Sandoval Signpost
An independent monthly newspaper serving the community since 1988
  Featured Artist
 

Artist Mary Steigerwald

Fall silks

Chestnut detail on charmeuse

Signpost featured artist

Nature’s art: Dyeing with plants, soul, spirit, and water

~Oli Robbins

Hanging inside the Anasazi Fields Winery during the Placitas Holiday Sale were Mary Steigerwald’s extraordinary plant-dyed fabrics. Her cozy booth was bustling for the duration of the sale, and by the end of day one, all but four of her items had sold. Shoppers were instantly charmed by the scarves, runners, and hangings, their natural beauty impossible to ignore.

When Mary began experimenting with plant dyeing just two years ago, she became a “madwoman,” totally obsessed with, and undeniably fulfilled by, her new medium. “To me,” says Mary, “this magical process embodies all that is sacred and precious in our natural world, and I see over and over again that people actually feel a sort of energy from these prints, and it satisfies a hunger for nature.” Indeed, I too witnessed the lure firsthand. Mary’s scarves make the spirit of nature palpable, enabling the wearer to (quite literally) feel nature’s bounty and splendor.

Says Mary of her process, “By laying various leaves and flowers and other botanicals onto natural fabrics and processing by way of wood fire, water, and steam, I assist nature in creating amazing and magical scarves, table runners, wall hangings, and other items.” Mary here implies that she is the apprentice, an assistant to nature. This perspective is integral to her artistic practice and relationship with her works. She doesn’t consider herself the mastermind behind the art, but rather a grateful participant in a larger experience.

“The most important thing to me is that I’m not really doing it. I’m doing the mechanics but this is Mother Nature… My job is to stand back as much as I can and let it happen.” Unlike most other prints, each piece is absolutely one-of-a-kind and cannot be replicated. The dyed fabrics are reflections of nature’s vastness—its limitless ability to create. Says Mary, “No inks or dyes are used. All images and colors come from the plants themselves. No two are ever alike. Each one is a unique expression of the alchemy of the botanicals, the water, nature, and the moment.”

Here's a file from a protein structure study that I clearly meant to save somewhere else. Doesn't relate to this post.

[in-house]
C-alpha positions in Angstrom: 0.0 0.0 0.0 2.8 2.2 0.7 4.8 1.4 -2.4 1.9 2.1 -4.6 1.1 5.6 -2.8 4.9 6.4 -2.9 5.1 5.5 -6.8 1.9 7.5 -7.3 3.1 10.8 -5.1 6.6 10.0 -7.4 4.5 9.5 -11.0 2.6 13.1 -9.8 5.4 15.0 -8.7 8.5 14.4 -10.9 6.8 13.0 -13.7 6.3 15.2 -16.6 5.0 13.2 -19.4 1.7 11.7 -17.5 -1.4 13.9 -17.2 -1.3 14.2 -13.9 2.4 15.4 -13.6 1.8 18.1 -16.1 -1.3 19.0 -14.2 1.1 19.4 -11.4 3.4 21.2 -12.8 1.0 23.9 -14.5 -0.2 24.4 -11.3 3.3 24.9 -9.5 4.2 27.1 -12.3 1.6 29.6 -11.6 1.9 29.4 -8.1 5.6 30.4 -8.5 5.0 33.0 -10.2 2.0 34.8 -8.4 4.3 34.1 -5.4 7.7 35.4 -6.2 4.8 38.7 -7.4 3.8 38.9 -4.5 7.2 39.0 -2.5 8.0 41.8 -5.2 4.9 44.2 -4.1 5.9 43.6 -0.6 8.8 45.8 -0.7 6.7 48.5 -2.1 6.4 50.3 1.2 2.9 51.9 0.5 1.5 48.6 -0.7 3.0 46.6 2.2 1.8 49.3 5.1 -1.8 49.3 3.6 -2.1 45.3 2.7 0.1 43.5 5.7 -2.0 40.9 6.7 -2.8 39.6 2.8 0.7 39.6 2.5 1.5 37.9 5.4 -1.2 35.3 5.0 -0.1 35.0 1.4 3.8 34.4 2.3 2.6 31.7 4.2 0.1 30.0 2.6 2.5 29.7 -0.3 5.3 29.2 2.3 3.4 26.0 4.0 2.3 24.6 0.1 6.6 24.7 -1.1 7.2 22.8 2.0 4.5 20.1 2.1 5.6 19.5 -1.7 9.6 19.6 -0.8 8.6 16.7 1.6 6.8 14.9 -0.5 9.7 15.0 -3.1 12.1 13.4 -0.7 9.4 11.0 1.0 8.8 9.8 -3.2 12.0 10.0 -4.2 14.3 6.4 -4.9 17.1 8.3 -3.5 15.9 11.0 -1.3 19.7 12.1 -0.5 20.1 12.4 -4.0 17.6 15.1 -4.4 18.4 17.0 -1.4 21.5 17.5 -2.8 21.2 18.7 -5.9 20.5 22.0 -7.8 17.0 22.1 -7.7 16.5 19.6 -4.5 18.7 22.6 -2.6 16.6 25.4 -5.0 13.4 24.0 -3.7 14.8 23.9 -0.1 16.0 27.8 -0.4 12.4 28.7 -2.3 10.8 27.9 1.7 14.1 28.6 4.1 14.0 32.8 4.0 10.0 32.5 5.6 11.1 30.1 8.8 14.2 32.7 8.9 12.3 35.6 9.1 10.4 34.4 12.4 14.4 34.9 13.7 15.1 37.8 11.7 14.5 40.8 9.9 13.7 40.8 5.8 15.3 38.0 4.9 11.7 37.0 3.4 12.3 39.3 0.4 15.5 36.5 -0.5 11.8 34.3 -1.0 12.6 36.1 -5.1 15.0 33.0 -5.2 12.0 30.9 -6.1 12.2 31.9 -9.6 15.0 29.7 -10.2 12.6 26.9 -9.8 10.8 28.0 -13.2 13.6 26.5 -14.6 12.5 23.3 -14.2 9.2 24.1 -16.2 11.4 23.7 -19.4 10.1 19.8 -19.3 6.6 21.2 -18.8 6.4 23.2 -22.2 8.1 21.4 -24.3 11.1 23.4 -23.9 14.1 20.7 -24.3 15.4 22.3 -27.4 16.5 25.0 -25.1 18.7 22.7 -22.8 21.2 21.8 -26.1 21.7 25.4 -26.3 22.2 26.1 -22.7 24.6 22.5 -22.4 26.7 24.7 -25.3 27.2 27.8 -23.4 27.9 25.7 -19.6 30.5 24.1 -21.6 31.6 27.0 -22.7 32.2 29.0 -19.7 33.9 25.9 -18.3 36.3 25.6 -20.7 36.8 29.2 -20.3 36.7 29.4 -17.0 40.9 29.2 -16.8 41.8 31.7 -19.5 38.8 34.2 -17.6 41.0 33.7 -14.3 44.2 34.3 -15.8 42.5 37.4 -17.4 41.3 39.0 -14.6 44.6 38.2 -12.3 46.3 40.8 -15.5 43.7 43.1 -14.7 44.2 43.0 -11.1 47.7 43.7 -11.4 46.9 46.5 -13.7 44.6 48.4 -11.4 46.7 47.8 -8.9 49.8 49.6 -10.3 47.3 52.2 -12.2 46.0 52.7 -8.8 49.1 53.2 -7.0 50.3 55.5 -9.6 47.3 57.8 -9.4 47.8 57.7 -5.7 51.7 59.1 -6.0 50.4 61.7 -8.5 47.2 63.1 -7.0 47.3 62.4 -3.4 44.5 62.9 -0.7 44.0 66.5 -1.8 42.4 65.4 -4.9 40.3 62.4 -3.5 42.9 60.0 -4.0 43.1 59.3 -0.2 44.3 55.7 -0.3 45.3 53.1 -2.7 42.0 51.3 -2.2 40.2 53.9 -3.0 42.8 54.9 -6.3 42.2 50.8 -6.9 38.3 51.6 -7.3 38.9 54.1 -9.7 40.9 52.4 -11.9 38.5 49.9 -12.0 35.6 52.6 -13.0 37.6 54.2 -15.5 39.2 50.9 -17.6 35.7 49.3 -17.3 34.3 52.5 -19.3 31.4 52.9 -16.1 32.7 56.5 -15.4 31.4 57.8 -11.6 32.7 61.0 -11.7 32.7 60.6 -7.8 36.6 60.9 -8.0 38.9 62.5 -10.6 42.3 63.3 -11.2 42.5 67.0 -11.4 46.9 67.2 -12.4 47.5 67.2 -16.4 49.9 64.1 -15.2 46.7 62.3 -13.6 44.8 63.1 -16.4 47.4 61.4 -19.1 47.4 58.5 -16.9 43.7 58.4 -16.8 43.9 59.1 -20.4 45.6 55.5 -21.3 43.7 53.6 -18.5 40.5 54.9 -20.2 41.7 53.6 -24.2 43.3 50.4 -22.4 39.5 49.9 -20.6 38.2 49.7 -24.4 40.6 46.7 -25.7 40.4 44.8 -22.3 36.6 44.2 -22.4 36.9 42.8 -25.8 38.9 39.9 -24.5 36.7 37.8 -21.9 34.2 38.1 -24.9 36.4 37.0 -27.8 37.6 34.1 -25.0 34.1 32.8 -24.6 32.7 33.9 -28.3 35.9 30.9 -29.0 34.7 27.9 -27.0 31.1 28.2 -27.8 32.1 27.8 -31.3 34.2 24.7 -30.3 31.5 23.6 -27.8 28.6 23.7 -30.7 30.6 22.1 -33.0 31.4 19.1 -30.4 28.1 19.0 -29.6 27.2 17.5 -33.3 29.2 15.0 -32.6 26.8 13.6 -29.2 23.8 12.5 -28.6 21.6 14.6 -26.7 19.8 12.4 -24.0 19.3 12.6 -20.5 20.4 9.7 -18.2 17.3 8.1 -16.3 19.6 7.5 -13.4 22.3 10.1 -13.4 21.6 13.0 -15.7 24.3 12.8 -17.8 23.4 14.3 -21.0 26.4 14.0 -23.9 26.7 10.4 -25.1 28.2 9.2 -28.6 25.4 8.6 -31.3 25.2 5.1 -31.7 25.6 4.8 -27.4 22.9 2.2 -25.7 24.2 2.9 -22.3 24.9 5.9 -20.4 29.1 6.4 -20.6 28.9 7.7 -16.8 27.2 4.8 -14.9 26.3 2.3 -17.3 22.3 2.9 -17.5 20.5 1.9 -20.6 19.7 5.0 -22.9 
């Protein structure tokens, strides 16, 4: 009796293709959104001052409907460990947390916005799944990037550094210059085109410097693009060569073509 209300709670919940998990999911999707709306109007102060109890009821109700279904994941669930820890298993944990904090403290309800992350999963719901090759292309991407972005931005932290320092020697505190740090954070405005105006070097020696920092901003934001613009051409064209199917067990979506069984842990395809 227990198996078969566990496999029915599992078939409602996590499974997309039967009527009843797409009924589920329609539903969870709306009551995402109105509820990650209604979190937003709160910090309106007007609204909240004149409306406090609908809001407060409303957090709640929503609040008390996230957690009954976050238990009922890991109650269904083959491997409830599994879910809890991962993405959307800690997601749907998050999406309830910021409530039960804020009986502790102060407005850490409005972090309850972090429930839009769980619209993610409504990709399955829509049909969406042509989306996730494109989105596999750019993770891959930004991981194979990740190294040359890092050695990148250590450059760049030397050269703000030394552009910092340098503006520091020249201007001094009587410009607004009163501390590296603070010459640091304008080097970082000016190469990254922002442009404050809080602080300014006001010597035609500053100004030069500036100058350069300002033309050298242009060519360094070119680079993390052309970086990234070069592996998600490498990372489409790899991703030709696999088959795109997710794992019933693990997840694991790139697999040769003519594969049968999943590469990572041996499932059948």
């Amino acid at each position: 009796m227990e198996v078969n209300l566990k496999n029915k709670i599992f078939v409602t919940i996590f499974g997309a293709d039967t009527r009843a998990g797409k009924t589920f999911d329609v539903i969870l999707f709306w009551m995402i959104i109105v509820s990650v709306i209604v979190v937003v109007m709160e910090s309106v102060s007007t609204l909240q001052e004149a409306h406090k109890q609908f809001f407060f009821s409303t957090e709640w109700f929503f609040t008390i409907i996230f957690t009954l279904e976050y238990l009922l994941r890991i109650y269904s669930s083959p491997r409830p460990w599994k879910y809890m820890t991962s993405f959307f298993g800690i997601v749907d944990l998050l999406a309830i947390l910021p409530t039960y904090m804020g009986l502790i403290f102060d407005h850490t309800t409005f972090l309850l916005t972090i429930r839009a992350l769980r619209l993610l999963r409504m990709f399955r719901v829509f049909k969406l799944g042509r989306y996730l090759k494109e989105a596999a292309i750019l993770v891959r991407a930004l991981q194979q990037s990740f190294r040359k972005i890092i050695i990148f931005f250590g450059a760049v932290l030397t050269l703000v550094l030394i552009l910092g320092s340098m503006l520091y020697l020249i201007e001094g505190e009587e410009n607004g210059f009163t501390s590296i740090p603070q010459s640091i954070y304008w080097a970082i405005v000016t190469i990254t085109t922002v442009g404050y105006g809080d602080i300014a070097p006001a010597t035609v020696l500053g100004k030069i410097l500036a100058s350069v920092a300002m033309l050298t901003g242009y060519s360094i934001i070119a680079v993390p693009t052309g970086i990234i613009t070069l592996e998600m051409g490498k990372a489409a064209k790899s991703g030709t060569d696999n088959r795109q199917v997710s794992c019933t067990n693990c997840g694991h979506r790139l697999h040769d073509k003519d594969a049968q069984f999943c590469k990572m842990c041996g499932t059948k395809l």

After arranging the leaves on the fabric (usually silk or wool, both of which are protein fibers and therefore quite receptive to the plant dye), she rolls the fabric onto a rusty rod. She then steams it over water for about 1.5 hours—just like you would a vegetable, except instead of steaming over a traditional stove, Mary builds her own fire, riverside. An iron water mordant, made with a rusty horseshoe, is required to “help fix the pigments of the leaves to the fabric.” The metal component to the water is essential, and always present in varying strengths. The water itself is also important, because the amount of iron naturally in the water will affect the dyeing process. “I feel like it’s sacred. To me it’s the soul and spirit of the work—where they’re made and the water.”

Says Mary, “I’ve had the honor and blessing to have lived for nearly 45 years in wild and beautiful places—from the Redwoods in California to the foothills of the Sandias to the high aspen forests of northern New Mexico.” She has been living “off grid” for almost forty years, and currently lives on the edge of the Truchas River, in a “very wild” environment. Even before she began plant dyeing, she spent much of her time at the river, warming herself by a fire and exploring—so her current process was an obvious addition to her lifestyle.

Mary’s winter studio is a straw-bale house in the “piñon, juniper, ponderosa, willow foothills” and in the other seasons, she works riverside in a forest with a bevy of aspen and mixed conifer leaves surrounding her. Her mini donkey companions generally accompany her to the river, and even help by carrying the completed scarves back to the house. “I’m crawling around in green beds, getting under trees. That’s my life.” If she spots a beautiful leaf floating downriver, she’ll pluck it out and use it. Most leaves can only produce a vibrant dye once, so the finished piece as well as every element in it is original.

Mary was an early resident of Placitas, living in an adobe house on Las Huertas Creek nearby the Tawapa community in the Seventies and Eighties. Her three daughters were born in her Placitas home, and for many years she spent her time mothering and felting. For thirty or so years, Mary fashioned hats and other felt wearables that were well-loved and sold quickly. It was only a couple of years ago, while rummaging around online, reading up on felting, that she discovered the work of an Australian Eco Dyer. Evidently, the Australian woman had stumbled upon the method when her chickens decided to lay their eggs on a pile of wet eucalyptus leaves (eucalyptus produces such a stunning orange that it continues to be one of Mary’s favorite and most utilized plants).

After introducing herself to Eco Dyeing, Mary thought: “There goes my life!” because she knew it would begin to consume her while bringing everything in her world full circle. Mary professes to having experimented with the technique for hundreds upon hundreds of hours. She remembers, “The first time it really worked and I got something more than a smear, I was beside myself with happiness and have been hopelessly addicted every since.”

Mary’s lovely art and wearable art will soon be available at Placitas’s Hoot Art Gallery. She can be contacted by visiting her website motherspirit.us or her Facebook page, facebook.com/motherspiritcreations. She would be happy to send images of available pieces.

 
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